var result = query.Cast<SomethingElse>();

If you have a good reason to avoid this convention (for example if SomethingElse is a string), then use whatever convention you prefer from the ones you quoted in your question. They are both valid.


Another nice thing in C# is the implicit operator. For example, instead of:

var element = new XElement(new XName("section"), ...);

you simply write:

var element = new XElement("section"); // Uses implicit conversion from string to XName.
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2  
something.ToSomethingElse() would mean that the responsibility and logic of creating a new SomethingElse would reside in Something. Surely this is not correct? My reasoning: A) We might not always be able to extend Something, B) Constructing new instances (factories/constructors) should naturally lie within the class in question, and C) What if we can create a SomethingElse from many different other types? Then we would have factory logic spread all over instead of in one place. –  davenewza Nov 9 '12 at 11:40
    
@davenewza: this is still the convention used by .NET Framework itself. As I said, you're not forced to use it and use one of your conventions. –  MainMa Nov 9 '12 at 11:42
1  
Cast() most likely won't work, it doesn't call cast operators. –  svick Nov 9 '12 at 12:05
1  
@davenewza agree 100% with everything you said in your comment. I always favour the factory method approach –  MattDavey Nov 9 '12 at 12:11
4  
Dave, I agree with you in part, but you can also implement the .ToSomethingElse as an extension method which would avoid polluting the original class. –  Ian Nov 9 '12 at 12:50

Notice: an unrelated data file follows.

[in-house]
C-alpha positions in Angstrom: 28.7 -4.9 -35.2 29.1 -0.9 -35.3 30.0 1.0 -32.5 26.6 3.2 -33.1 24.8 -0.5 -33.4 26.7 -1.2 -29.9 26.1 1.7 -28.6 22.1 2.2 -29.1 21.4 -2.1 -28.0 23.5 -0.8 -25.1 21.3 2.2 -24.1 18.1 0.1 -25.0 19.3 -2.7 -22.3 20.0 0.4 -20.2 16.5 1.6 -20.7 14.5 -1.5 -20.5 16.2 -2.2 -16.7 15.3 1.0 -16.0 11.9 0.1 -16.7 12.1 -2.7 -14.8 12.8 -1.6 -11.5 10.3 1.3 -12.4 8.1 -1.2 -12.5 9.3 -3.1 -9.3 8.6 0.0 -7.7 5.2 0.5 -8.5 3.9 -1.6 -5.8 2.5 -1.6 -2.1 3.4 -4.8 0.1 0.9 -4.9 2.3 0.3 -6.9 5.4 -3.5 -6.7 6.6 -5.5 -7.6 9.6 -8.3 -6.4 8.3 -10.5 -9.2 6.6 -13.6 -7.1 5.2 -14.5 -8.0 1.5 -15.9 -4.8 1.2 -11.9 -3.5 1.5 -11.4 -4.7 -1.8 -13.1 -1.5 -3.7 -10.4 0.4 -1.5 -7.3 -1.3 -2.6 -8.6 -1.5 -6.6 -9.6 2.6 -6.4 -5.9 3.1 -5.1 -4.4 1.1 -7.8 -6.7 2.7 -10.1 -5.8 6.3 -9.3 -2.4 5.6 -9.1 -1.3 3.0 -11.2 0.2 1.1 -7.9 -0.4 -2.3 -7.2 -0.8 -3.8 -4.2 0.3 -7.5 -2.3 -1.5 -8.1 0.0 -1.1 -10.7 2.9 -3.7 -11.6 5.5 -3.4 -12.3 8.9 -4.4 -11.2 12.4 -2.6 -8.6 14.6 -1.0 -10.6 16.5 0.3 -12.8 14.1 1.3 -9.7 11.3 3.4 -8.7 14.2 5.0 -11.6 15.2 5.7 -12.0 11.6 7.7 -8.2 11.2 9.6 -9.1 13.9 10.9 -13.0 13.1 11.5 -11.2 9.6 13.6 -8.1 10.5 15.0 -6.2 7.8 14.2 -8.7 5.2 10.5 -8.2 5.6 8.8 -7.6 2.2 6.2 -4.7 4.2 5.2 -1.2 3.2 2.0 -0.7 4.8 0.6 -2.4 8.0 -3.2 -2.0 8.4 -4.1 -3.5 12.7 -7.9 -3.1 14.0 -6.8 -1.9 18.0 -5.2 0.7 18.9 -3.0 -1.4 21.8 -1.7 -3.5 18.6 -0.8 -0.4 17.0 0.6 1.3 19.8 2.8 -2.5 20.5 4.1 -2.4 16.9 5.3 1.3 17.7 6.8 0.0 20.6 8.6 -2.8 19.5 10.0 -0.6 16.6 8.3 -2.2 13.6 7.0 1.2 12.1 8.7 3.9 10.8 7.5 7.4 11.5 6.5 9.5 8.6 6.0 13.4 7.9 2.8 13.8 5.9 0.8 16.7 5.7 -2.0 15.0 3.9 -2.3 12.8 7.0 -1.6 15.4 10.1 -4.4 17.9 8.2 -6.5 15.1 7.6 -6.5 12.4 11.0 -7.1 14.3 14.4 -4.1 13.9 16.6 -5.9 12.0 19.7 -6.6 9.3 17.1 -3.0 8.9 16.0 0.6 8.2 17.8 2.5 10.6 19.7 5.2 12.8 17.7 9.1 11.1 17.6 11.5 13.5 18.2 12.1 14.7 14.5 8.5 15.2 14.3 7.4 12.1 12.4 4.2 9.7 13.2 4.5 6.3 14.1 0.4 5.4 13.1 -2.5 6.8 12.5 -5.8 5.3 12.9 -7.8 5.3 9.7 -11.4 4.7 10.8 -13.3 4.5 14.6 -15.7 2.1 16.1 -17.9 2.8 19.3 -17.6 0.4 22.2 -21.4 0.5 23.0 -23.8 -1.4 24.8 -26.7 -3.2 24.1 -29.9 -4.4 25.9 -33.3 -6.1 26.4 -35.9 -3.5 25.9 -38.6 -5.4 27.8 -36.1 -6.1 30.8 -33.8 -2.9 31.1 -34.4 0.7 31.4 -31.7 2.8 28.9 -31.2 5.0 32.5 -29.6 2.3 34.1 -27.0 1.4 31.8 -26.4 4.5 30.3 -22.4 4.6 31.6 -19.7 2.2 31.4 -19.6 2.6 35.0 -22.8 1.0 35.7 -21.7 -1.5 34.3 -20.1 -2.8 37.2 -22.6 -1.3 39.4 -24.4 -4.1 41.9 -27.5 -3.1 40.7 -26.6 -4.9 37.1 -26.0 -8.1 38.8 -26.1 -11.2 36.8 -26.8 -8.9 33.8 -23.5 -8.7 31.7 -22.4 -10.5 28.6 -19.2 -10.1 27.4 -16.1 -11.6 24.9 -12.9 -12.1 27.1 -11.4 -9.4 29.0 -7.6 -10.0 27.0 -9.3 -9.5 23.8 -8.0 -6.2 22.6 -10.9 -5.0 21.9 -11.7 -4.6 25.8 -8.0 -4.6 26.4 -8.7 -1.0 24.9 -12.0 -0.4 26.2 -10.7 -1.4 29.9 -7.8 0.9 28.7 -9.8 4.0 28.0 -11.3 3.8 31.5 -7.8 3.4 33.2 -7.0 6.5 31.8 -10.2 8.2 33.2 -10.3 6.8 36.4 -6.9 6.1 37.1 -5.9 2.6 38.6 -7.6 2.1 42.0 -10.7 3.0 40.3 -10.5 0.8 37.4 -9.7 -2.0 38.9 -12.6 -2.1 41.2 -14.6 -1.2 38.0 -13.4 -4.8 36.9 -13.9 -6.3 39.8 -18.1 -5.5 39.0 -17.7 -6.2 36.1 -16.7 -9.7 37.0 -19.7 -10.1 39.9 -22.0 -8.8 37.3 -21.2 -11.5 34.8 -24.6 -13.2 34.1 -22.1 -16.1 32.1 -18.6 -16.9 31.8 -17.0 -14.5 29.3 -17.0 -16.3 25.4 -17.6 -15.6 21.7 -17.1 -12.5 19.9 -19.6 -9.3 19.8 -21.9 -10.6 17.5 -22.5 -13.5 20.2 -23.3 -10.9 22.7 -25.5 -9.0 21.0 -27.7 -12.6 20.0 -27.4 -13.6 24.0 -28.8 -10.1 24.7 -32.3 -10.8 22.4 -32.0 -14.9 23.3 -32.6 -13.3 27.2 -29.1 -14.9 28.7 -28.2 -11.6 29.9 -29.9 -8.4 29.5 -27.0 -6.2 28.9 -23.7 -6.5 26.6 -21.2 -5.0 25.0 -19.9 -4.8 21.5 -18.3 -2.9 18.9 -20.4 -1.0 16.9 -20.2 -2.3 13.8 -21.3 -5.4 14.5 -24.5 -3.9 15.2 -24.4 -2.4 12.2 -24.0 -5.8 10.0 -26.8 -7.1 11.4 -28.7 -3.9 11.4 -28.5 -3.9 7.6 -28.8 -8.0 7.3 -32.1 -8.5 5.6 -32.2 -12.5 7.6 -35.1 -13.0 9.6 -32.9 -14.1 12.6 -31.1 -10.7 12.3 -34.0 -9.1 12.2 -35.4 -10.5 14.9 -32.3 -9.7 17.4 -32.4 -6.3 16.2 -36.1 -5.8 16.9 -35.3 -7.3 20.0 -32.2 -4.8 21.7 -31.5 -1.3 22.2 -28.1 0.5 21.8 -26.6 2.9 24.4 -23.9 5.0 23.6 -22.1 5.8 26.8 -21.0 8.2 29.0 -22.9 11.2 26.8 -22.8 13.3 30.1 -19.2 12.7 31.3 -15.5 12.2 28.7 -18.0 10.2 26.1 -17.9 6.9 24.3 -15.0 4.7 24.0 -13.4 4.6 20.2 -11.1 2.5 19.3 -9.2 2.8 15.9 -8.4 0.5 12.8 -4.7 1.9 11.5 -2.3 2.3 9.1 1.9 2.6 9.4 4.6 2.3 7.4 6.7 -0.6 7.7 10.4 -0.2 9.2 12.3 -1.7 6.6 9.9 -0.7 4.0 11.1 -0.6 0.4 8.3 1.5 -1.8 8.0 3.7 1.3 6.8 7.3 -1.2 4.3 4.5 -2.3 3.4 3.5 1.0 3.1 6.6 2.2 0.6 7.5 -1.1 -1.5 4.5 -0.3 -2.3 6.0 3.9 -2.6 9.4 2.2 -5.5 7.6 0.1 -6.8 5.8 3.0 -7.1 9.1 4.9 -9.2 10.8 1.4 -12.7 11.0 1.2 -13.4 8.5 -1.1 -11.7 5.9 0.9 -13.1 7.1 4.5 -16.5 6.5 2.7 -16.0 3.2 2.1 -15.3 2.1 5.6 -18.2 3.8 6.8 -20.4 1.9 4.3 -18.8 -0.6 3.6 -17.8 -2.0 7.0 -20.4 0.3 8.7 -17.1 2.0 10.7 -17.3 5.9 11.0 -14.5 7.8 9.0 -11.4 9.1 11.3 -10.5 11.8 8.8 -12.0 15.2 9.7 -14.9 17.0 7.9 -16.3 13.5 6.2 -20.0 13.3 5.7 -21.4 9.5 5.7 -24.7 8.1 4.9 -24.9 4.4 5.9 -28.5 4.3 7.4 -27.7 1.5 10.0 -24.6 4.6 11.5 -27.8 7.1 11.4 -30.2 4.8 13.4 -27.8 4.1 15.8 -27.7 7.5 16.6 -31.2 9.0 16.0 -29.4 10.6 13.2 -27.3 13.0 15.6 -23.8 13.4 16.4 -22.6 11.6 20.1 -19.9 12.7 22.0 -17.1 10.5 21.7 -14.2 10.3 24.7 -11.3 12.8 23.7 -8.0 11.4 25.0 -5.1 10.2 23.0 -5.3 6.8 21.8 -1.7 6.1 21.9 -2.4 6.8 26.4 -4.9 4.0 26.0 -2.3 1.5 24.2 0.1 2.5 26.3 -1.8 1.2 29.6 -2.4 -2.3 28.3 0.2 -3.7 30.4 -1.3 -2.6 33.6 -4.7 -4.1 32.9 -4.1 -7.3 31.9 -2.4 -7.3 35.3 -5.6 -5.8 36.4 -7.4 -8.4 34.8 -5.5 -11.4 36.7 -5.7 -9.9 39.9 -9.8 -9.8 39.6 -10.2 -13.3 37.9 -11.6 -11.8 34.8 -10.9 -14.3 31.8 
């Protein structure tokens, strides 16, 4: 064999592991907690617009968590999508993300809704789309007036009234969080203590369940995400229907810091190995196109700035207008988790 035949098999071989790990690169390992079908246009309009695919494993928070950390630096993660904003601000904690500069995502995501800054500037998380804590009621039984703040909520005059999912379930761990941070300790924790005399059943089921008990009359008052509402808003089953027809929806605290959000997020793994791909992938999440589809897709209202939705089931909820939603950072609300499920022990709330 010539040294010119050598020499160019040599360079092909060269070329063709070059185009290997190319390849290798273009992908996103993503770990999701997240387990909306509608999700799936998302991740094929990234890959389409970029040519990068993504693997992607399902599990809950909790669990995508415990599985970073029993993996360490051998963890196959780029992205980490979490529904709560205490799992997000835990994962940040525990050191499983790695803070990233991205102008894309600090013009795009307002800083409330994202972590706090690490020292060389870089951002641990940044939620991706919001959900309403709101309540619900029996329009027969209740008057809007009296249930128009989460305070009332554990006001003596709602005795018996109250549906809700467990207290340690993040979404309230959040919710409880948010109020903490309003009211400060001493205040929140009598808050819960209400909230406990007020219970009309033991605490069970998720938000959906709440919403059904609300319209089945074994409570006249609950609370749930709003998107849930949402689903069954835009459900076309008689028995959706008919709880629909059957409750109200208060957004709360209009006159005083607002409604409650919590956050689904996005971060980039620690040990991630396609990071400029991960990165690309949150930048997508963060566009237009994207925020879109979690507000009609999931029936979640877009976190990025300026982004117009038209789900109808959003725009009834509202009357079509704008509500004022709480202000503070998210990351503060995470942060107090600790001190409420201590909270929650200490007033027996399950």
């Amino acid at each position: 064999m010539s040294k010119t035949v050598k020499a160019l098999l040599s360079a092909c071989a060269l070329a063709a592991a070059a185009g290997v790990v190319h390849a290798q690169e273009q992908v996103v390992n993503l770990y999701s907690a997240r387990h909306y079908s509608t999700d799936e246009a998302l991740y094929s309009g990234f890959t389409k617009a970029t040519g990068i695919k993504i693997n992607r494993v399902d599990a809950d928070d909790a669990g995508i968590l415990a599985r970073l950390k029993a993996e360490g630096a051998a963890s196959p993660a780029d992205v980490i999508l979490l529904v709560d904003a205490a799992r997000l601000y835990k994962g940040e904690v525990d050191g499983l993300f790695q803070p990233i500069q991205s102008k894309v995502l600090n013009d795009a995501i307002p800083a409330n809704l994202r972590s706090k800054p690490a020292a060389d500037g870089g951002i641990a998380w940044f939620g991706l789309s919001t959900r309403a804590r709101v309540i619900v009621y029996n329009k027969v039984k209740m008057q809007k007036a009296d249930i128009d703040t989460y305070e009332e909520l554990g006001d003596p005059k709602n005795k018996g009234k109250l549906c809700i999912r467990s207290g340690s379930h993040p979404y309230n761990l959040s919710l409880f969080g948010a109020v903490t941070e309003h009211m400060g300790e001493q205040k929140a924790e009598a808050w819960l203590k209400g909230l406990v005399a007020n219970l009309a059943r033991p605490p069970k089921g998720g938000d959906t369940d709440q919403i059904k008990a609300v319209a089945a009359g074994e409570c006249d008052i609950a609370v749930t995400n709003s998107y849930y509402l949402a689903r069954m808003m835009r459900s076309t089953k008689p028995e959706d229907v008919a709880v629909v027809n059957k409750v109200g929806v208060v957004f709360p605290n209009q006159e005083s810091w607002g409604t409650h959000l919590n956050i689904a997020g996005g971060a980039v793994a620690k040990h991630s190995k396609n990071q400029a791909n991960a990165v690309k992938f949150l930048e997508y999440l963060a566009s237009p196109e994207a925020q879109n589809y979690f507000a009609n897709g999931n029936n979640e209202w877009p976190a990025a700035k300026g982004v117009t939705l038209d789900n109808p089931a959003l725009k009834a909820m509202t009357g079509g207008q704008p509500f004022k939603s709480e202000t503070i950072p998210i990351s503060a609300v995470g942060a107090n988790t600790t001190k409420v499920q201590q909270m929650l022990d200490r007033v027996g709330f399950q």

The problem with the second approach is that it requires a named (as opposed to an anonymous) type; otherwise, it would be impossible to pass something to a factory method. A large percentage of non-trivial LINQ queries use anonymous types, for example

query.Zip(otherQuery, (a, b) => new {First = a, Second = b}).Select(...)

or

query.Select((v,i)=> new {Value=v, Index=i}).Where(...).Select(...)

and so on. Having to define a named type for the anonymous type or using a generic Tuple<...> would solve the problem at the expense of readability.

Using new, on the other hand, lets you stay consistent even when you enter the territory of non-trivial LINQ queries. I would definitely recommend staying with new, and avoid making the matters that are already complex even more complex for no good reason.

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If you want to change one type to another type but dont want to above code every time .. use automapper .It does these translation and more code reuse can be possible through it.

http://www.automapper.org/

let me know if you need highlight on same.

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Personally I would either go with the first option if it's only used in one place, or create an extension method if it is used in multiple places.